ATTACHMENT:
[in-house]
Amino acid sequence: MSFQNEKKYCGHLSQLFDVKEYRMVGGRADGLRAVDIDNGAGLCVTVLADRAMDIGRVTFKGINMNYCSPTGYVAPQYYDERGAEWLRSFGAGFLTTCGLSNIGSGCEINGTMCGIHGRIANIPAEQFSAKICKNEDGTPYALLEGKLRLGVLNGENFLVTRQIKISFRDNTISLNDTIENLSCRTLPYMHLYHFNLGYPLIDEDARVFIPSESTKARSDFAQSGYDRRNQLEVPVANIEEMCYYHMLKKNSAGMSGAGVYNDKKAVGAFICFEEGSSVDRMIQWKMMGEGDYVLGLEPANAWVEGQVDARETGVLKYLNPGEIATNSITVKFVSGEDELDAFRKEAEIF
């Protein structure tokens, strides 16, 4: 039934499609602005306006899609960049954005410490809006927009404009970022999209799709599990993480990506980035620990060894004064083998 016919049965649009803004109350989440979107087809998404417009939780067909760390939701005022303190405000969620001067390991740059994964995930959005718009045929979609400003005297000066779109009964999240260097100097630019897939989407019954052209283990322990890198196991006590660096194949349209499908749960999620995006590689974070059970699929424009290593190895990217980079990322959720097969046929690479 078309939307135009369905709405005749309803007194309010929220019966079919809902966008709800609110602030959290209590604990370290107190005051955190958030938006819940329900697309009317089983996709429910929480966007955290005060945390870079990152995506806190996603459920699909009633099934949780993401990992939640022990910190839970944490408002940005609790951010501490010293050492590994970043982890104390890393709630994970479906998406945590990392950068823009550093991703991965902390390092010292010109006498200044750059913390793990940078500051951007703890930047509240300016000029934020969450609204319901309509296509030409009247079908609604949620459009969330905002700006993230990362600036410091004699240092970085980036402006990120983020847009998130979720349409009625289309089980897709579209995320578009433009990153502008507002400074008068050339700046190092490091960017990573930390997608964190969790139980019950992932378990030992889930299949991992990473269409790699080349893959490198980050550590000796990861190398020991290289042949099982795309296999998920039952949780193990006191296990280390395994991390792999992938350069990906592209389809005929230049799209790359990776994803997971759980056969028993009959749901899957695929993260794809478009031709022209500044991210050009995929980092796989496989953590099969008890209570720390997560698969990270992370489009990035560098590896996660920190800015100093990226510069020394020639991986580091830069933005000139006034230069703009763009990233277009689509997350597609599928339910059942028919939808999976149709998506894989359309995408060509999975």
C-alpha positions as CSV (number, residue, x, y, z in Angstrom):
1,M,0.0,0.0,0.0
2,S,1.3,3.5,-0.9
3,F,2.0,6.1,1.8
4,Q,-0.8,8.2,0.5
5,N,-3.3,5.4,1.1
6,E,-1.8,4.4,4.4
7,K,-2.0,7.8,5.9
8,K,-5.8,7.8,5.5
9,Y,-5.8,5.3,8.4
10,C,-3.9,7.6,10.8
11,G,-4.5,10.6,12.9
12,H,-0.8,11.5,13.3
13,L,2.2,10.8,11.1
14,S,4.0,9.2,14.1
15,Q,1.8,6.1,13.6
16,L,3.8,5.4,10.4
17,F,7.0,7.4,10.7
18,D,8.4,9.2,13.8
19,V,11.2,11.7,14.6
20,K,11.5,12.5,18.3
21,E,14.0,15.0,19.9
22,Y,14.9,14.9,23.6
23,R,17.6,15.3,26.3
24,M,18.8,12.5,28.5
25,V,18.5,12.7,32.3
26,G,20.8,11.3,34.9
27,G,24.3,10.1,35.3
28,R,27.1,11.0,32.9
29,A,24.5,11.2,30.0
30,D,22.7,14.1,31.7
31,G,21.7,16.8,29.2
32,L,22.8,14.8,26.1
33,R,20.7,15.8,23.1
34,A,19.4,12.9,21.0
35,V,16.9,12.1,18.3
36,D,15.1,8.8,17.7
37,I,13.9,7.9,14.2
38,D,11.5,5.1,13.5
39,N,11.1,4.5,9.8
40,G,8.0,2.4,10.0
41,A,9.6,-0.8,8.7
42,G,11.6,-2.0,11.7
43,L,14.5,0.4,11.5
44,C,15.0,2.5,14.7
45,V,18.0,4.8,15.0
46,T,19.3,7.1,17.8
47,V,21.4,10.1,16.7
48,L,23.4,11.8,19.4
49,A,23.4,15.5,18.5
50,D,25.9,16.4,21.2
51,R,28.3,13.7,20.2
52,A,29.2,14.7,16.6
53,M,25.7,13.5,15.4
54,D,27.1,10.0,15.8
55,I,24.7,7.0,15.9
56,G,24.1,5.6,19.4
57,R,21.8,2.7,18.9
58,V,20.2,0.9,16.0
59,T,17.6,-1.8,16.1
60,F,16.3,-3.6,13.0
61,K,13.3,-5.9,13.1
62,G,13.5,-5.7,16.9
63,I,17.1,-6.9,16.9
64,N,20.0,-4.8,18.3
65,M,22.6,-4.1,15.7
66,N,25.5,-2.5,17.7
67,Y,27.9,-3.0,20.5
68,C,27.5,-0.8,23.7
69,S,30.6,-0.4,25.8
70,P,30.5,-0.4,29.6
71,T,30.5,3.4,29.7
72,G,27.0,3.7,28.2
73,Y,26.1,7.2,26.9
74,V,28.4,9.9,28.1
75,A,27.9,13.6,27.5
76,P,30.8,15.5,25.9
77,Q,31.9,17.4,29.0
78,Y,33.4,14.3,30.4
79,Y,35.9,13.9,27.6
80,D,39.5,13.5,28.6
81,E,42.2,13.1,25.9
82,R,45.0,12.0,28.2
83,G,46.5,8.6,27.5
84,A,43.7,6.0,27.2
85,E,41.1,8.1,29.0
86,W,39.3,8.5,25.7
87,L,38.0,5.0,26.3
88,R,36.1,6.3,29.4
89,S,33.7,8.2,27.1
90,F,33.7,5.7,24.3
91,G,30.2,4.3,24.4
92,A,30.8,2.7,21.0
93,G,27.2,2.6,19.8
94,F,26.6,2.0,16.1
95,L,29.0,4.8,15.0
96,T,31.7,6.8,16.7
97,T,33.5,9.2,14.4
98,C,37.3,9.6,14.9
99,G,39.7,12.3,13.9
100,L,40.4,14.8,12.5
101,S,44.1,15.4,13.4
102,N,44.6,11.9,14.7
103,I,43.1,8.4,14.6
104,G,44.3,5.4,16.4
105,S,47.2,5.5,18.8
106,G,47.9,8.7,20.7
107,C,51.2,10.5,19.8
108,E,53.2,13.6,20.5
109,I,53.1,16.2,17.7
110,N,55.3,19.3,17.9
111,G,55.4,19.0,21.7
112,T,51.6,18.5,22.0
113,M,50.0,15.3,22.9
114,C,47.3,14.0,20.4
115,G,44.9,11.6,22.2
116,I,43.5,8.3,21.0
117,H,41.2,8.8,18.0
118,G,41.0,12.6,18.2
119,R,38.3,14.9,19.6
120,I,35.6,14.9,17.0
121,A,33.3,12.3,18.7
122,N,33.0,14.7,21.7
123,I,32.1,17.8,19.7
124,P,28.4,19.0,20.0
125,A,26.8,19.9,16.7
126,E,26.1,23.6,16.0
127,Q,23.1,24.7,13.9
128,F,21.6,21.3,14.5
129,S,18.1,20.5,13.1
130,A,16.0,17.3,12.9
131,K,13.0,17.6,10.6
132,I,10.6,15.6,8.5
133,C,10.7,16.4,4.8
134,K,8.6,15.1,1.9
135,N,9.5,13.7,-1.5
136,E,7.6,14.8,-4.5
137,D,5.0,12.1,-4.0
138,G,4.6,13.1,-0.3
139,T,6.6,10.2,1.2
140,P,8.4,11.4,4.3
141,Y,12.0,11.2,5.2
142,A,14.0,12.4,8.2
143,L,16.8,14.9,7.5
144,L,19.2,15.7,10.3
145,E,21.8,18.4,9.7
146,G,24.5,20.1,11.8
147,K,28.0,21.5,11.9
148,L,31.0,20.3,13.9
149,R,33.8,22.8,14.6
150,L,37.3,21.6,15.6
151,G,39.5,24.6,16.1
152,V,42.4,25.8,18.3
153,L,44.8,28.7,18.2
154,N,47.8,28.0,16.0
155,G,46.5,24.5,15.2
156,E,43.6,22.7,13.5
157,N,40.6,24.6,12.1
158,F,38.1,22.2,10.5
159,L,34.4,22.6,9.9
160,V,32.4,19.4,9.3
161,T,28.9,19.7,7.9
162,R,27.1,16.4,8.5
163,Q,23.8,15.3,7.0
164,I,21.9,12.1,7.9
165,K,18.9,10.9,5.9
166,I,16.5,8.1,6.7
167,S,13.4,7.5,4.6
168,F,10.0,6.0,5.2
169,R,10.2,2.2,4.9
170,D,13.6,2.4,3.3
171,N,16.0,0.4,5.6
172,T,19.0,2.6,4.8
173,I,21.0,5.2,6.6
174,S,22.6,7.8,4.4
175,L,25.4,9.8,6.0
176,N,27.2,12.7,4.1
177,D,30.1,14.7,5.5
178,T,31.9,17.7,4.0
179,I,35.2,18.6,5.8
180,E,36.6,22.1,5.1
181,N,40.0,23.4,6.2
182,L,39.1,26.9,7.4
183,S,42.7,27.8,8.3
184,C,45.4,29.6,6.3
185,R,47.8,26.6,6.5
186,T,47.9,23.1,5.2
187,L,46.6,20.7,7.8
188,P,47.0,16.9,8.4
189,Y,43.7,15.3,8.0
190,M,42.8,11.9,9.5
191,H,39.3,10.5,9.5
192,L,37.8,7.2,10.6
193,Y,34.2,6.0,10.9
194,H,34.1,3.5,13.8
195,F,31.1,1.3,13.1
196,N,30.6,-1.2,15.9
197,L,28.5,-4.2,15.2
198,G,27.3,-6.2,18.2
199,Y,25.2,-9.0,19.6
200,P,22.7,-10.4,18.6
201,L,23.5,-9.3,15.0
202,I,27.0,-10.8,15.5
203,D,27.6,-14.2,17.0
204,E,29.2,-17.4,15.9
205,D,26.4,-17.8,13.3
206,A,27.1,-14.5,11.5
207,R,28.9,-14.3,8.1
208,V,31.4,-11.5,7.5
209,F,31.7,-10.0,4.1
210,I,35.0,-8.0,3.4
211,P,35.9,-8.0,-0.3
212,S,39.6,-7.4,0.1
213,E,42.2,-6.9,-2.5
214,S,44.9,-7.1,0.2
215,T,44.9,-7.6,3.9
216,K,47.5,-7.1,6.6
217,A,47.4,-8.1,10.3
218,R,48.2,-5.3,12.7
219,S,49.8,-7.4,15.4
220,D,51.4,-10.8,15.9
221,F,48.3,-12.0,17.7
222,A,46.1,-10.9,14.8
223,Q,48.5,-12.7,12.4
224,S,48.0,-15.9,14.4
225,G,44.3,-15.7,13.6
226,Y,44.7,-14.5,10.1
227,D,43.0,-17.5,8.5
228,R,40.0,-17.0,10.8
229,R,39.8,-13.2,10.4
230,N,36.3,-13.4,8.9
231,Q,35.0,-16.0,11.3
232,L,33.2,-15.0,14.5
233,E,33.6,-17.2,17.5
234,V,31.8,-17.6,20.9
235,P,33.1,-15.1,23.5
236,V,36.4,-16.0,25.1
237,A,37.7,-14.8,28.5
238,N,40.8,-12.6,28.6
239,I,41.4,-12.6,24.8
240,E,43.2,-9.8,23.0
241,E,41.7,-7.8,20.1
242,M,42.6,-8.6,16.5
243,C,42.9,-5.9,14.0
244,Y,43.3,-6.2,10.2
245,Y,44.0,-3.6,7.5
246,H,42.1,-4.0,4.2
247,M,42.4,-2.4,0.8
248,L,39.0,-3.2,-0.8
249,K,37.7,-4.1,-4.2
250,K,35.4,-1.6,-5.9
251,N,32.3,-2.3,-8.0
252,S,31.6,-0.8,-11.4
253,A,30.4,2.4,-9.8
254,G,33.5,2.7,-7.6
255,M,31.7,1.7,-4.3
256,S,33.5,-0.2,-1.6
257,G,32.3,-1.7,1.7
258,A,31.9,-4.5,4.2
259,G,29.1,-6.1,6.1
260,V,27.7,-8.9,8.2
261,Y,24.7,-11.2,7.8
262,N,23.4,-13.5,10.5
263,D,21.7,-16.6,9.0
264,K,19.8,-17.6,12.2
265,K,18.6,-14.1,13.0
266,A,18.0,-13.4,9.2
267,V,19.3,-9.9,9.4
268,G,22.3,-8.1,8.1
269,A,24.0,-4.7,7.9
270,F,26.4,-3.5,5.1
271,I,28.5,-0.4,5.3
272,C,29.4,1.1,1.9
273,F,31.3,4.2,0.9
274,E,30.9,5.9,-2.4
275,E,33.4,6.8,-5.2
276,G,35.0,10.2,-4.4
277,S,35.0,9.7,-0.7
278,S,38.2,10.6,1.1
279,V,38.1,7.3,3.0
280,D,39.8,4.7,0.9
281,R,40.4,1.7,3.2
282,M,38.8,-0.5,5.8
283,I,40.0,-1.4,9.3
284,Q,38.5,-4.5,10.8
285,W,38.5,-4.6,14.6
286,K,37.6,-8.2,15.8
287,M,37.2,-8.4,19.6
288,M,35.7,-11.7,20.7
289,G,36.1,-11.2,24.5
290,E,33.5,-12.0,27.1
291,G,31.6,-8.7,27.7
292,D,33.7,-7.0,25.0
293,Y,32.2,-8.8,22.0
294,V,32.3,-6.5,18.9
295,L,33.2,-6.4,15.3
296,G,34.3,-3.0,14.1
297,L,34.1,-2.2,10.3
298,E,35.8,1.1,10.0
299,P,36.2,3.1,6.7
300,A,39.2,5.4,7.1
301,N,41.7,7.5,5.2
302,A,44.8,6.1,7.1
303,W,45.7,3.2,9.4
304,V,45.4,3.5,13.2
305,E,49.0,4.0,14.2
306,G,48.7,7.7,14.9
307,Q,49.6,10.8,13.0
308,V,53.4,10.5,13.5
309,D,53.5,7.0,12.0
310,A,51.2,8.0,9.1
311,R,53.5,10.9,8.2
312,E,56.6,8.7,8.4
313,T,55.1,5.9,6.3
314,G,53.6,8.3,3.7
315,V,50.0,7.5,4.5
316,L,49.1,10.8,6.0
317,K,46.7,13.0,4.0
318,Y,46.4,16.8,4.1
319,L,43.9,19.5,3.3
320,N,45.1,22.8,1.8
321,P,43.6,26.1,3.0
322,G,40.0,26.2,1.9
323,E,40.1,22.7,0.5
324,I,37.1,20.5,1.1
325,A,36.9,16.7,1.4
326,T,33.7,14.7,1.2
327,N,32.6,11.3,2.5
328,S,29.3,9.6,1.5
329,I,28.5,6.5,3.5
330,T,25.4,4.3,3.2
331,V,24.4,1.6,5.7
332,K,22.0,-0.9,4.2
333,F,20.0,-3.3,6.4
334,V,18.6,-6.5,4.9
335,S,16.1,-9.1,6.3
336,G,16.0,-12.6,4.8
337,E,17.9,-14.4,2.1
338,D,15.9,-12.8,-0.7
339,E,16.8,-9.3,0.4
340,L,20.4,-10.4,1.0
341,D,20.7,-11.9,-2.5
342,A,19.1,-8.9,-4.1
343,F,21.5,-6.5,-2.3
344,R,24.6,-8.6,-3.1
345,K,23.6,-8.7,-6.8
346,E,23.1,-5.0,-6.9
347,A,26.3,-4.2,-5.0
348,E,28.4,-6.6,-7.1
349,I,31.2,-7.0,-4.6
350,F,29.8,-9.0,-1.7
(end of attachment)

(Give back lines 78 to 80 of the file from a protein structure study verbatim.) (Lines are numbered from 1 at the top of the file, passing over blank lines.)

74,V,28.4,9.9,28.1
75,A,27.9,13.6,27.5
76,P,30.8,15.5,25.9